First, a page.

Lycopodium clavatum

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Lycopodium clavatum
Lycopodium clavatum 151207.jpg

Secure (NatureServe)
Scientific classification
Kingdom: Plantae
Division: Lycopodiophyta
Class: Lycopodiopsida
Order: Lycopodiales
Family: Lycopodiaceae
Genus: Lycopodium
Species: L. clavatum
Binomial name
Lycopodium clavatum

Lycopodium clavatum (wolf's-foot clubmoss, stag's-horn clubmoss, or ground pine[1]) is the most widespread species in the genus Lycopodium of the clubmoss family Lycopodiaceae.

It is a spore-bearing vascular plant, growing mainly prostrate along the ground with stems up to 1 m long; the stems are much branched, and densely clothed with small, spirally arranged leaves. The leaves are 3–5 mm long and 0.7–1 mm broad, tapered to a fine hair-like white point. The branches bearing spore cones turn erect, reaching 5–15 cm above ground, and have fewer leaves than the horizontal branches. The spore cones are yellow-green, 2–3 cm long, and 5 mm broad. The horizontal stems produce roots at frequent intervals along their length, allowing the stem to grow indefinitely along the ground. The stems superficially resemble small seedlings of coniferous trees, though it is not related to these.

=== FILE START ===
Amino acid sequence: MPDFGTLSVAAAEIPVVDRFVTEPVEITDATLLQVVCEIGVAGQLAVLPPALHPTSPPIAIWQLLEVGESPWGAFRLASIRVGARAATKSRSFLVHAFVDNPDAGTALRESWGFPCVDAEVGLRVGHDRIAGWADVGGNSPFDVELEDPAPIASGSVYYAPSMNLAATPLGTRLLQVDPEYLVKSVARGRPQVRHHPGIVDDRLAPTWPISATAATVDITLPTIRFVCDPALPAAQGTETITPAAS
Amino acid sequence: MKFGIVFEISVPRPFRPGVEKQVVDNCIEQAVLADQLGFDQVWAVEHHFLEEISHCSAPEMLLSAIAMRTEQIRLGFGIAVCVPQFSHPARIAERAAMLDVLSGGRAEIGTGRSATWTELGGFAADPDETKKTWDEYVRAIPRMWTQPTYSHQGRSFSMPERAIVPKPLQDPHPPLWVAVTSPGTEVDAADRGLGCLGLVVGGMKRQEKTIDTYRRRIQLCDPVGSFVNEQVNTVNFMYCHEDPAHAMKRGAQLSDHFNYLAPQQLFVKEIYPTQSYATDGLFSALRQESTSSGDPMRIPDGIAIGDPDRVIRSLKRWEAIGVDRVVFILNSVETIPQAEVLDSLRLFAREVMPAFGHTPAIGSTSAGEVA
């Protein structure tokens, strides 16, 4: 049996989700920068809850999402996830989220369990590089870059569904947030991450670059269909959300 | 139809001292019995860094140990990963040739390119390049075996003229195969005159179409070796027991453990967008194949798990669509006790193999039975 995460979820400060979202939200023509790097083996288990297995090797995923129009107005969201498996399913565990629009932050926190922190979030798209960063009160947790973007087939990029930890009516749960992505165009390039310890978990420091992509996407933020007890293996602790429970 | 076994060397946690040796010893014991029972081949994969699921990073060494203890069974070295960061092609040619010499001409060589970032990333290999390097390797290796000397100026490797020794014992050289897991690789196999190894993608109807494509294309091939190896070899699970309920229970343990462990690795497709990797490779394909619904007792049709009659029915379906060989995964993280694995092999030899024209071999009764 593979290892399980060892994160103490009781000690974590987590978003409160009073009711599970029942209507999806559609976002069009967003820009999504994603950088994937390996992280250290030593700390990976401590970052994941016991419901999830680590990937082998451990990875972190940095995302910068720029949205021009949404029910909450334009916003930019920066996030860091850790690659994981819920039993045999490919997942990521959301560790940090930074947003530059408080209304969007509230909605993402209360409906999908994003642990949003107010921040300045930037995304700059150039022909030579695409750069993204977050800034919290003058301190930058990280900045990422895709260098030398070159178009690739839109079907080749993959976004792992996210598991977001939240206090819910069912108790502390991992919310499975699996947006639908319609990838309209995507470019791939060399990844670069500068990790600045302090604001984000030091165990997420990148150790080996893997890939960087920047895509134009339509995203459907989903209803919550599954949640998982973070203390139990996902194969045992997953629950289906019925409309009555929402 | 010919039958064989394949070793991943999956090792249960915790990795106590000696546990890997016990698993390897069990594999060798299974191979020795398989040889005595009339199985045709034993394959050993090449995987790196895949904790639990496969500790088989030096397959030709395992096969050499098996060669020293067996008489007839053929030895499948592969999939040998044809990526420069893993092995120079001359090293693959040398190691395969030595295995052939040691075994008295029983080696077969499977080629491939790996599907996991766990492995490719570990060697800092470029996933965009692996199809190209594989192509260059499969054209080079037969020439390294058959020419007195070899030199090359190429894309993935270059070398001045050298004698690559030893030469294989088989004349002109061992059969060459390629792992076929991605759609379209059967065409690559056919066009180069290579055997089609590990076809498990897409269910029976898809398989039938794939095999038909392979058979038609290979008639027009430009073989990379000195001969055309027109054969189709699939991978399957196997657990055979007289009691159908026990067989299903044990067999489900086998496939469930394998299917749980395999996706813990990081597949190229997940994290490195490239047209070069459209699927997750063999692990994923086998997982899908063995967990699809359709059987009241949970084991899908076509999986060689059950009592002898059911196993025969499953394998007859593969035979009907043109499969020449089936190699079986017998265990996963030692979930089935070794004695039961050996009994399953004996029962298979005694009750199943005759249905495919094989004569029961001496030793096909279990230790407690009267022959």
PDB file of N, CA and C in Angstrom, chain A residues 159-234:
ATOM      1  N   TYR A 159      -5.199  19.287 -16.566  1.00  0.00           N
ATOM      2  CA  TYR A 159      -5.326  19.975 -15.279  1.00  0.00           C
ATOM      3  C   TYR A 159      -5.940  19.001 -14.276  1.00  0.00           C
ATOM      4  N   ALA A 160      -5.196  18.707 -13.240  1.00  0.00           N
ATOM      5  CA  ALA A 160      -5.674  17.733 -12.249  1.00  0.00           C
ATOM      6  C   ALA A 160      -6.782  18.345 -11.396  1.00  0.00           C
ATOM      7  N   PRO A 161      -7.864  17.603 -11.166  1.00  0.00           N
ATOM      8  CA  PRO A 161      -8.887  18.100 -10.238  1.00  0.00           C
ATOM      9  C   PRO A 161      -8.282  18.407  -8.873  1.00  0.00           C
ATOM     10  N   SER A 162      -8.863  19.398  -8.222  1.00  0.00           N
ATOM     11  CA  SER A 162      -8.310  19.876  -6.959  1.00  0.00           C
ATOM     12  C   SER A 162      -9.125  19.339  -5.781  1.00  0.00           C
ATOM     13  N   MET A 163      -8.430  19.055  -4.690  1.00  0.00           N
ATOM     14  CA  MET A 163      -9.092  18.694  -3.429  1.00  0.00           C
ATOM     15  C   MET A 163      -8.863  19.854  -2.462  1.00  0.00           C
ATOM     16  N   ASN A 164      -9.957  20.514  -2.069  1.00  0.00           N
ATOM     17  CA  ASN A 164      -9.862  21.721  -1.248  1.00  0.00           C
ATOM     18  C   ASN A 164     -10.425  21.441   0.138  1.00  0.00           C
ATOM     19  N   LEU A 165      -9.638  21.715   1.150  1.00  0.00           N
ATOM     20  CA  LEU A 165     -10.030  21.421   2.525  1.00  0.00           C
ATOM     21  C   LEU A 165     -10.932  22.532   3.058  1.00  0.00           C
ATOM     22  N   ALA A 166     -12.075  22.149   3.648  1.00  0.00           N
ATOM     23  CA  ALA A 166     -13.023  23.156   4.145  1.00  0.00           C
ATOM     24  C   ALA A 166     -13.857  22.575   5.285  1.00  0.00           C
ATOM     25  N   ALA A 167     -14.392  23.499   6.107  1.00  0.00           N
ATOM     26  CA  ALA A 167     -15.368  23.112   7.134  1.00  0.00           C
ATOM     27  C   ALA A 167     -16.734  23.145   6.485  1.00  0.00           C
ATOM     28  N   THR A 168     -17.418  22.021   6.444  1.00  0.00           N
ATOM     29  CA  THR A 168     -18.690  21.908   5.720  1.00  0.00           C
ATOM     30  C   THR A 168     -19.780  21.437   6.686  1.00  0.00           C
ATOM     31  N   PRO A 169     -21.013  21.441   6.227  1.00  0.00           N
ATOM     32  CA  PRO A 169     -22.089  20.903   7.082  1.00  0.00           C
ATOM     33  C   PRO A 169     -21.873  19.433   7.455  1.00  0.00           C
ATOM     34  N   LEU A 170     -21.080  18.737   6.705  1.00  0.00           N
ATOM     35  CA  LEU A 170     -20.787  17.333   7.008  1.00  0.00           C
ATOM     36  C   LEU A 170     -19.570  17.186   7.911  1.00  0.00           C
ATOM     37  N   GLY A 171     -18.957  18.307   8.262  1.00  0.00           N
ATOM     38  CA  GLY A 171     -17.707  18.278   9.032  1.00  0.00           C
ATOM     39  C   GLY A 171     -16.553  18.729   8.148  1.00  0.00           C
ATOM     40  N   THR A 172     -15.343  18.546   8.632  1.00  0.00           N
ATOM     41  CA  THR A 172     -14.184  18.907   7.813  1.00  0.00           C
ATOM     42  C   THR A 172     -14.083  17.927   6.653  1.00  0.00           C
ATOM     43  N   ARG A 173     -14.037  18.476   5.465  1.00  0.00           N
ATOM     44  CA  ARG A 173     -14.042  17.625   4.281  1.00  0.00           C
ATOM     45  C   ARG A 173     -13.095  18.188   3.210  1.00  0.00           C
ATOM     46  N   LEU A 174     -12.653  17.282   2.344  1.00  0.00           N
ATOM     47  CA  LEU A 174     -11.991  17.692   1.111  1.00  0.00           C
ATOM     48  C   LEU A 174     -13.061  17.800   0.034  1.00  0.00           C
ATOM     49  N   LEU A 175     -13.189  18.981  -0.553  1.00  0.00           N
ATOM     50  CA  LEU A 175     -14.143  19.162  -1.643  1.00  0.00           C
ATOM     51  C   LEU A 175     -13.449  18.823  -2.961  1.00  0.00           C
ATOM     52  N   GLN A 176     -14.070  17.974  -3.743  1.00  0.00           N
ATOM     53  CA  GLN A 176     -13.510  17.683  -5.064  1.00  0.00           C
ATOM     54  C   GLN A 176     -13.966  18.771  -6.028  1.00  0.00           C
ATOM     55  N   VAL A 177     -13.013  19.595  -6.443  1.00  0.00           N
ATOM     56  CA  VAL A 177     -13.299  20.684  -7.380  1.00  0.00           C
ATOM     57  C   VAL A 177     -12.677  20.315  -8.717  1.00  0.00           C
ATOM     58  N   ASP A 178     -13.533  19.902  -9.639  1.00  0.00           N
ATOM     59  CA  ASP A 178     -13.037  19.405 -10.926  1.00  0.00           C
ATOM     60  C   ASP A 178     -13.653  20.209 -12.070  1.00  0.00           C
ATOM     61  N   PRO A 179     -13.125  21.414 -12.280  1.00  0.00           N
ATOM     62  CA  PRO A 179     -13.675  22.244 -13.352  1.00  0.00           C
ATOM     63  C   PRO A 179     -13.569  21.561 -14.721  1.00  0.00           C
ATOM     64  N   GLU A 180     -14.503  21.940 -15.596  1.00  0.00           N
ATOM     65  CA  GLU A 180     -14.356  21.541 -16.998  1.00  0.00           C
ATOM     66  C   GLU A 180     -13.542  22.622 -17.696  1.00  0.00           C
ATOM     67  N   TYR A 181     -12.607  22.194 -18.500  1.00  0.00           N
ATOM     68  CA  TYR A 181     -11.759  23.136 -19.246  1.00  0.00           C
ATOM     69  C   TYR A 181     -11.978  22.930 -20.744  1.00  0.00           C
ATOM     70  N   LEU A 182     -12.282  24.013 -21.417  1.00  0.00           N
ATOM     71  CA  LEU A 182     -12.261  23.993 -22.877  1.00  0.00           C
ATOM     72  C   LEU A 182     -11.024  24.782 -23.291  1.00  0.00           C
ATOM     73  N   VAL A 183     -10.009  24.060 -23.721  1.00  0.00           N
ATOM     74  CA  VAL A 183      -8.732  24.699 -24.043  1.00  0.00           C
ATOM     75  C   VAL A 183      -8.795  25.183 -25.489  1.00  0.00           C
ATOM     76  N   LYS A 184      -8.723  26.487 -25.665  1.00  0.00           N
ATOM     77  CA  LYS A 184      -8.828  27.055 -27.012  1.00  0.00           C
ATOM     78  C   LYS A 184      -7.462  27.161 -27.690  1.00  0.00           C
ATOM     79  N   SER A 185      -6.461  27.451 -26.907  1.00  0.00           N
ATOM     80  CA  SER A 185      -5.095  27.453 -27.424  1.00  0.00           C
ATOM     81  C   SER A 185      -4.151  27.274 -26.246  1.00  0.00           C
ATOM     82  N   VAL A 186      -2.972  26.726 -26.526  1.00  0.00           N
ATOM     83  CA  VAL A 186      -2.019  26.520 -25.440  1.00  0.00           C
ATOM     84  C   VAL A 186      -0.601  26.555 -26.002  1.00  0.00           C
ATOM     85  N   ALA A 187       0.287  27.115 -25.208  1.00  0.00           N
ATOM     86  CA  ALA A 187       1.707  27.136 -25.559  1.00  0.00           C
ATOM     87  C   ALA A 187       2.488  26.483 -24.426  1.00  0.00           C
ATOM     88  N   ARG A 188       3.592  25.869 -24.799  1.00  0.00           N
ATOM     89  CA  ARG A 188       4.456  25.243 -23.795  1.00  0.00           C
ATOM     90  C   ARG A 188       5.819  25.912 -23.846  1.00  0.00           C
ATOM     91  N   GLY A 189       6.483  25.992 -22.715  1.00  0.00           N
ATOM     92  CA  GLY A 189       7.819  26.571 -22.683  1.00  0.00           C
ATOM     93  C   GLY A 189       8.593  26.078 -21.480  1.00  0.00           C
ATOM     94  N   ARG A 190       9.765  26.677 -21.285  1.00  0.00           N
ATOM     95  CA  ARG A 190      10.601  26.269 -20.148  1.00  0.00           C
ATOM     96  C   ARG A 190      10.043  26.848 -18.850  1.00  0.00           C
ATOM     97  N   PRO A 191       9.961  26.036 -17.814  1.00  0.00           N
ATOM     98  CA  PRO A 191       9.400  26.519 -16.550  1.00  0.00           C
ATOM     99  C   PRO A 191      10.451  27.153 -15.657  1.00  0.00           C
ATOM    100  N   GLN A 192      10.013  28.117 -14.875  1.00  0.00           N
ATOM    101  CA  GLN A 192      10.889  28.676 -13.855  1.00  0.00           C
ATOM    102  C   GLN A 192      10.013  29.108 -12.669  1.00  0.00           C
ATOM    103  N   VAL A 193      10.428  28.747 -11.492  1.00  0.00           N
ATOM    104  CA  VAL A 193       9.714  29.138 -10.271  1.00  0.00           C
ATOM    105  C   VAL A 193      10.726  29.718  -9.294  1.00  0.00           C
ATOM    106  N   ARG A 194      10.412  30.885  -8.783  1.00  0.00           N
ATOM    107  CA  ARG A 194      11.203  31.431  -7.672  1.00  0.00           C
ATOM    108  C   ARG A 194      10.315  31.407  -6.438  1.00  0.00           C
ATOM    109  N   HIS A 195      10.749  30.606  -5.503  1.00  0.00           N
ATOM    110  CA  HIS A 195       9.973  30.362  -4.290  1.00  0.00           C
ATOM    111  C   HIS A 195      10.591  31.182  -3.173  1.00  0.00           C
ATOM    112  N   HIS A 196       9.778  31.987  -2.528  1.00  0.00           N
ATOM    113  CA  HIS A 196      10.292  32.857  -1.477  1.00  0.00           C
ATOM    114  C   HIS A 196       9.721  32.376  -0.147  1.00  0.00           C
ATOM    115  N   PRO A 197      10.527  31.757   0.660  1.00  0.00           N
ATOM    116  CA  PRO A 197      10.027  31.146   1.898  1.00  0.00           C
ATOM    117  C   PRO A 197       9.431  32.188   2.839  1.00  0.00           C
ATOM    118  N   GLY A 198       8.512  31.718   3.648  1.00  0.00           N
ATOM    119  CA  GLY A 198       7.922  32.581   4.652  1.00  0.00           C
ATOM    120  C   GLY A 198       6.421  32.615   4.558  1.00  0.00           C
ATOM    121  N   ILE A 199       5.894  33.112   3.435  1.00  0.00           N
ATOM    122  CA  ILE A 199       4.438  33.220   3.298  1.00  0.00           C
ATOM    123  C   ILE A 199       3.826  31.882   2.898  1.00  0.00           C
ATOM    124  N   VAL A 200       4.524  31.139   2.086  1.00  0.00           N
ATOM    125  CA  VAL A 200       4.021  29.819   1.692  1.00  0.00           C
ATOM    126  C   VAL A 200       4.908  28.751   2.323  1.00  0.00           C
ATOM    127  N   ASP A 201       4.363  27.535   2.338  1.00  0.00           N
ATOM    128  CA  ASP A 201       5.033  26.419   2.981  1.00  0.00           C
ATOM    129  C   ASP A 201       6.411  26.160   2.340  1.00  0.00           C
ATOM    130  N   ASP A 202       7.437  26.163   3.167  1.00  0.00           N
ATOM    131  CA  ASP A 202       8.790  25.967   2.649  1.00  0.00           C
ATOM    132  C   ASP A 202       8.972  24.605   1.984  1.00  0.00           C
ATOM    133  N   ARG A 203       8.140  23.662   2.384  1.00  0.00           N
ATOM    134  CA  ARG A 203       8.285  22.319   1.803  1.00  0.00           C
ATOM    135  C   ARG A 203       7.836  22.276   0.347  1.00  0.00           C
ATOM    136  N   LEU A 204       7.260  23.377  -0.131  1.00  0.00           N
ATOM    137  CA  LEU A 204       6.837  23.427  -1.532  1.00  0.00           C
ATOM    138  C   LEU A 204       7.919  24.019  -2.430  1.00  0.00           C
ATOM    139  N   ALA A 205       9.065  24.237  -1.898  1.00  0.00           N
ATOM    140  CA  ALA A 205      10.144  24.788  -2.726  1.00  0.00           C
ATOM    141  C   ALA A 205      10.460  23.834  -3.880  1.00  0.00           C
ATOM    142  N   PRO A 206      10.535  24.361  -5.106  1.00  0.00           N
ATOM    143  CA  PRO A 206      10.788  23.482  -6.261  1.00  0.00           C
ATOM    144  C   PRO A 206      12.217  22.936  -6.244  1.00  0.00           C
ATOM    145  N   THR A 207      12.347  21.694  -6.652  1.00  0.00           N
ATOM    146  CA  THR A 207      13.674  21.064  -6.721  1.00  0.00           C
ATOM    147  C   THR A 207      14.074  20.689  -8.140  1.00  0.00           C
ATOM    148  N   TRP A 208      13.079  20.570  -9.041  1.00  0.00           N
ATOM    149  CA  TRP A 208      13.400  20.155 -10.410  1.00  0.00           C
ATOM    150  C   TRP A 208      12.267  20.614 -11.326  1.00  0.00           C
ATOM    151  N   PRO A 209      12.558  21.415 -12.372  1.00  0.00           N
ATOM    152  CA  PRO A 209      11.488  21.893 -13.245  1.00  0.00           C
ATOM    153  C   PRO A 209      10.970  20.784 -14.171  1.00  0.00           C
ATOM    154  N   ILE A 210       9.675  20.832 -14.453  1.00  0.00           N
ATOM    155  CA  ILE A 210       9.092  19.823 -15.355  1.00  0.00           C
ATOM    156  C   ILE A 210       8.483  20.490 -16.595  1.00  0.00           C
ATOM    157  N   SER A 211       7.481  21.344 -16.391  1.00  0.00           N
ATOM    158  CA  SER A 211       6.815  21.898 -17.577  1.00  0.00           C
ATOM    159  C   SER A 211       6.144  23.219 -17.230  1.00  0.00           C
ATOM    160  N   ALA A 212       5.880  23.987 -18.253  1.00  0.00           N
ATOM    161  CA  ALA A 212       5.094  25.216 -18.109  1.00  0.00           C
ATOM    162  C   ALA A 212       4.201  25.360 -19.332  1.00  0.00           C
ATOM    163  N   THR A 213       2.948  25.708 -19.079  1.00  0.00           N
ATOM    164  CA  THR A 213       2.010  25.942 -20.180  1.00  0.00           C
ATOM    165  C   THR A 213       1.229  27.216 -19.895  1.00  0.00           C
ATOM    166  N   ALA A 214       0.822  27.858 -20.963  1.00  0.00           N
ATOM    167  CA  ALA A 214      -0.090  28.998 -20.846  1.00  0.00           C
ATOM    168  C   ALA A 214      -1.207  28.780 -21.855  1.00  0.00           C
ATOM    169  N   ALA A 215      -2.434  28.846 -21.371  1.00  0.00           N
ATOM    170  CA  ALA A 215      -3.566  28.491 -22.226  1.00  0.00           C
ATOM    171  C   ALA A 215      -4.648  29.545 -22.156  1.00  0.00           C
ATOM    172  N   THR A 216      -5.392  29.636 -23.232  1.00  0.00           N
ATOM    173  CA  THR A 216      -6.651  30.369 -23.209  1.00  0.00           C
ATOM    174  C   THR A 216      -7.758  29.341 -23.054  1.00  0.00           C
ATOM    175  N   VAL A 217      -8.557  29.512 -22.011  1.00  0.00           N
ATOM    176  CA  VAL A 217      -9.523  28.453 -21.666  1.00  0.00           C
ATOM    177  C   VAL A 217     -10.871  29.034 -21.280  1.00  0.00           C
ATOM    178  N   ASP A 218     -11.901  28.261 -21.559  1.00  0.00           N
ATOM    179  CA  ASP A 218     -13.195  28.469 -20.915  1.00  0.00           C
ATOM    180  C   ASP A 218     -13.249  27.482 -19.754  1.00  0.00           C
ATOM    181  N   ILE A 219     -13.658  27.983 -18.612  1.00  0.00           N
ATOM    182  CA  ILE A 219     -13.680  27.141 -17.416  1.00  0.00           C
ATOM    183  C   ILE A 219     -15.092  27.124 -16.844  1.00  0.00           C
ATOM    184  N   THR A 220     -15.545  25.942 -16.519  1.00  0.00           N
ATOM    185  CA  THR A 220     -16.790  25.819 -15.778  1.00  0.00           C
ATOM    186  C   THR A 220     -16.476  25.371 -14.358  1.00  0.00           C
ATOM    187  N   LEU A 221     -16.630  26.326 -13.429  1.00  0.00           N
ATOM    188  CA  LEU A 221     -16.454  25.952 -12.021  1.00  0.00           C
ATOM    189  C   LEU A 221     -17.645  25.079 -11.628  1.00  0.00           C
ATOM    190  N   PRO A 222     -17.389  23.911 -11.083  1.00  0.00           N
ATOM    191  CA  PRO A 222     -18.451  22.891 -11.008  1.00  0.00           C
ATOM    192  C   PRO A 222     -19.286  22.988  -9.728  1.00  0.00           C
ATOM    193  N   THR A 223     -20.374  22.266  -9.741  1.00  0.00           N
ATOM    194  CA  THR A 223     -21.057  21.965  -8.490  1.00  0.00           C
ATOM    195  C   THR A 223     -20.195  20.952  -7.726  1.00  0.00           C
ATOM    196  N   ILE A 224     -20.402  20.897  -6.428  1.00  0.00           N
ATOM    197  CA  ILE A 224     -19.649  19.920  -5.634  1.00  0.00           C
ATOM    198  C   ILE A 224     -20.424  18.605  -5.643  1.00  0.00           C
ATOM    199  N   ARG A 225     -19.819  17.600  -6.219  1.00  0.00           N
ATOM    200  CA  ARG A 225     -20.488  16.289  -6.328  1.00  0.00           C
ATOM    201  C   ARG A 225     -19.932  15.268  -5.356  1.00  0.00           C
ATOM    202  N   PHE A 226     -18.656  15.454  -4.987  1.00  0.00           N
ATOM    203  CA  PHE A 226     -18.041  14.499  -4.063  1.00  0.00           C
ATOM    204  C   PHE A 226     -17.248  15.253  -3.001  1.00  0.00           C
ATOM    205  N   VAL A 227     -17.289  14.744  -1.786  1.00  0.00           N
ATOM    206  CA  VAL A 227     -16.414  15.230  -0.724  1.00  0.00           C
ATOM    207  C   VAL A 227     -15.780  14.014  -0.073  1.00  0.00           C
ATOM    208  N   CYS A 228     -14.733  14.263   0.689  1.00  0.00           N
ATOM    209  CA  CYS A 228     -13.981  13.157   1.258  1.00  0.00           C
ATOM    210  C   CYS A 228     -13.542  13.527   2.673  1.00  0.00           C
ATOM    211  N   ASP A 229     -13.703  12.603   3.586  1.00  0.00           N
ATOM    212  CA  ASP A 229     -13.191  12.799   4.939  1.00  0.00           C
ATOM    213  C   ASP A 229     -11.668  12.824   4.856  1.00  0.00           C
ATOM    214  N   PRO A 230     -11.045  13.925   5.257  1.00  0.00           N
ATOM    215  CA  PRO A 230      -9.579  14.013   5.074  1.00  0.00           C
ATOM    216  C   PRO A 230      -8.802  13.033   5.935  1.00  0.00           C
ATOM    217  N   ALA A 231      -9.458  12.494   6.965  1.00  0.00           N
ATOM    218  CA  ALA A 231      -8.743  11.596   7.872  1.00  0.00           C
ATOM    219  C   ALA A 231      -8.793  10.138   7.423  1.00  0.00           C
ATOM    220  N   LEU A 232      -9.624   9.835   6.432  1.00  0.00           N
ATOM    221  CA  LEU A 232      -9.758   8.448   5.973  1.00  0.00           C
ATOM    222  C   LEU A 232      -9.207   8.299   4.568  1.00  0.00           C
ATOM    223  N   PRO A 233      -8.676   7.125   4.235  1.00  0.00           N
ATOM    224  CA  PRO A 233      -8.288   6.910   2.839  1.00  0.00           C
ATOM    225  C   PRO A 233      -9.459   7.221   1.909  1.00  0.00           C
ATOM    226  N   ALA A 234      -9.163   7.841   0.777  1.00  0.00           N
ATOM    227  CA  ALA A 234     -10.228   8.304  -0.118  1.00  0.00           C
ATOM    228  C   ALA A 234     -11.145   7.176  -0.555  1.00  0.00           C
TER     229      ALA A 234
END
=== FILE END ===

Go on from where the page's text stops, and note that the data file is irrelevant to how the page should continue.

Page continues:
Close-up of sporophylls

It has a subcosmopolitan distribution, with distinct subspecies and varieties in different parts of its range:

Although globally widespread, like many clubmosses, it is confined to undisturbed sites, disappearing from farmed areas and sites with regular burning. As a result, it is endangered in many areas. In the UK it is one of 101 species named as a high priority for conservation by the wild plant charity Plantlife.[2]

Other common names

Common names for this species include common clubmoss, stag's-horn clubmoss, wolf-paw clubmoss, foxtail clubmoss, running clubmoss, running ground-pine, running pine,[1] running moss, princess pine, and others.


The spores of this moss, "lycopodium powder", are explosive if present in the air in high enough densities. They were used as flash powder in early photography and magic acts.

Active constituents

Bioactive, secondary metabolites in clubmosses include triterpenoids with acetylcholinesterase inhibitor activity isolated from this species.[3]


  1. ^ a b Bailey, L.H.; Bailey, E.Z.; the staff of the Liberty Hyde Bailey Hortorium. 1976. Hortus third: A concise dictionary of plants cultivated in the United States and Canada. Macmillan, New York.
  2. ^ Plantlife website
  3. ^ Rollinger JM, Ewelt J, Seger C, Sturm S, Ellmerer EP, Stuppner H (2005). Planta Med;71(11):1040-3. PMID 16320206

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